Bank of England's Mervyn King: Banks' culture changed

Sir Mervyn King
Image caption Sir Mervyn King said culture was changing at the big banks

The head of the Bank of England, Sir Mervyn King, has told MPs that the culture at the big investment banks has changed.

Sir Mervyn told the Parliamentary Commission on Banking Standards that the economics of banking had altered.

He said that was also changing the risk-taking culture of the big banks.

But the governor said that it would still be necessary to "ring-fence" everyday banking from more risky investment activities.

That move was recommended by the Vickers report into banking that was released last year.

The Bank of England is taking over regulation of the banks from the Financial Services Authority next year.

The Commission on Banking Standards was appointed in July, following the Libor scandal and other episodes that damaged the reputation of banks in the UK.


Sir Mervyn told the commission: "I feel that the economics of investment banking is changing - has changed considerably - and that itself is driving the new generation of leadership in banks to recognise that it is in their own interest now to change the culture."

He added that that was not enough to stop any move towards separation of retail and investment banking.

But one of his two deputy governors, Paul Tucker, who is widely tipped to take over when Sir Mervyn retires next year, said he did not "completely" agree with his current boss on separating retail and investment banking fully.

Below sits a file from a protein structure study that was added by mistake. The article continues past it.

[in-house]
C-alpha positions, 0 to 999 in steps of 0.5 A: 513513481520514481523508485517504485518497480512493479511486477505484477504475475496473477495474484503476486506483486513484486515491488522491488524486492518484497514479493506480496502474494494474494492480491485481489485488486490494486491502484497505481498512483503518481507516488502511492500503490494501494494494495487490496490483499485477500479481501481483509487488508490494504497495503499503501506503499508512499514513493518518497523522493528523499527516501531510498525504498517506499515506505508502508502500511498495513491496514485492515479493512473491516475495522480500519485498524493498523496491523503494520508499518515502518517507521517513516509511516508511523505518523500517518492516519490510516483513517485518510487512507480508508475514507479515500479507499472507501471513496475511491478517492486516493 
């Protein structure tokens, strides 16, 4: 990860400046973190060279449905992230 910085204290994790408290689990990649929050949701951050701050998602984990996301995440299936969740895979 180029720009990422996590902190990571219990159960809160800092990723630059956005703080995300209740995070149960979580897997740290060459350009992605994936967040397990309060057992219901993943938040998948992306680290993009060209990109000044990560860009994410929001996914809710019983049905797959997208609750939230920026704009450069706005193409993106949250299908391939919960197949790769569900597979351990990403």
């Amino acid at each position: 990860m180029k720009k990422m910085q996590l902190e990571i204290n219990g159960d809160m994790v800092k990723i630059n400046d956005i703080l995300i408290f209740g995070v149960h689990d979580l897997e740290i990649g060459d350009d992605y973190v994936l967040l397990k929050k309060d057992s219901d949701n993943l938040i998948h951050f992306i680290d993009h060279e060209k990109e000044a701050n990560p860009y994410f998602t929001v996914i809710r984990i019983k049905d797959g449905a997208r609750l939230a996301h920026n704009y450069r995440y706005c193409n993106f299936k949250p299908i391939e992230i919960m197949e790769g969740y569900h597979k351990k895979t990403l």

"The thing that has worried me most about this debate from the beginning... is that people fall into thinking 'if only we could make retail banking safe, the financial system will be safe' and frankly I think that is nonsense," Mr Tucker said.

"Even if we were to go to full separation, the challenges of culture in retail banking stem in part from infection from investment banking but I don't think they arise entirely from that.

"There's been an industrialisation of high banking. They've drifted away from relationship banking, branch managers are much less empowered than they were 20 or 30 years ago and that is a major problem of culture change in its own right - irrespective of what happens to global investment banking."

Sir Mervyn also said that the regulator needed to be clear about how to safeguard everyday banking from contamination by a bank's more risky activities.

He said there should be firm rules, otherwise it would be left to the regulator to decide how it should work, which would leave it vulnerable to pressure from the banks themselves.

"I think it would be wrong to leave it purely to the discretion of the regulator, because that would increase the pressure of lobbying of banks directly on the regulator and indirectly on the government and parliamentarians."

But he warned against putting in place detailed rules on how this should work, saying if the new rules did not end up working as they were supposed to, they would be difficult to revise.

"I think it would be mistaken to have too much detail in primary legislation, because that's notoriously hard to amend."

'Lessons to learn'

Sir Mervyn's appearance, with his two deputy governors, follows one by the Chancellor, George Osborne, on Wednesday.

Mr Osborne then called on MPs not to "unpick" a consensus on structural reform of the banking sector, including how to separate retail and investment banking operations.

The commission will present its interim report on professional standards and culture of the UK banking sector before the end of the year.

It will outline "lessons to be learned about corporate governance, transparency and conflicts of interest, and their implications for regulation and for government policy".

So far, it has heard evidence from major figures in the banking sector.

Evidence has included a warning from RBS boss Stephen Hester that ring-fencing banks' retail and investment arms could raise the risk of institutions needing to be rescued, but the head of Barclays Bank said he was embracing the ring-fencing move.

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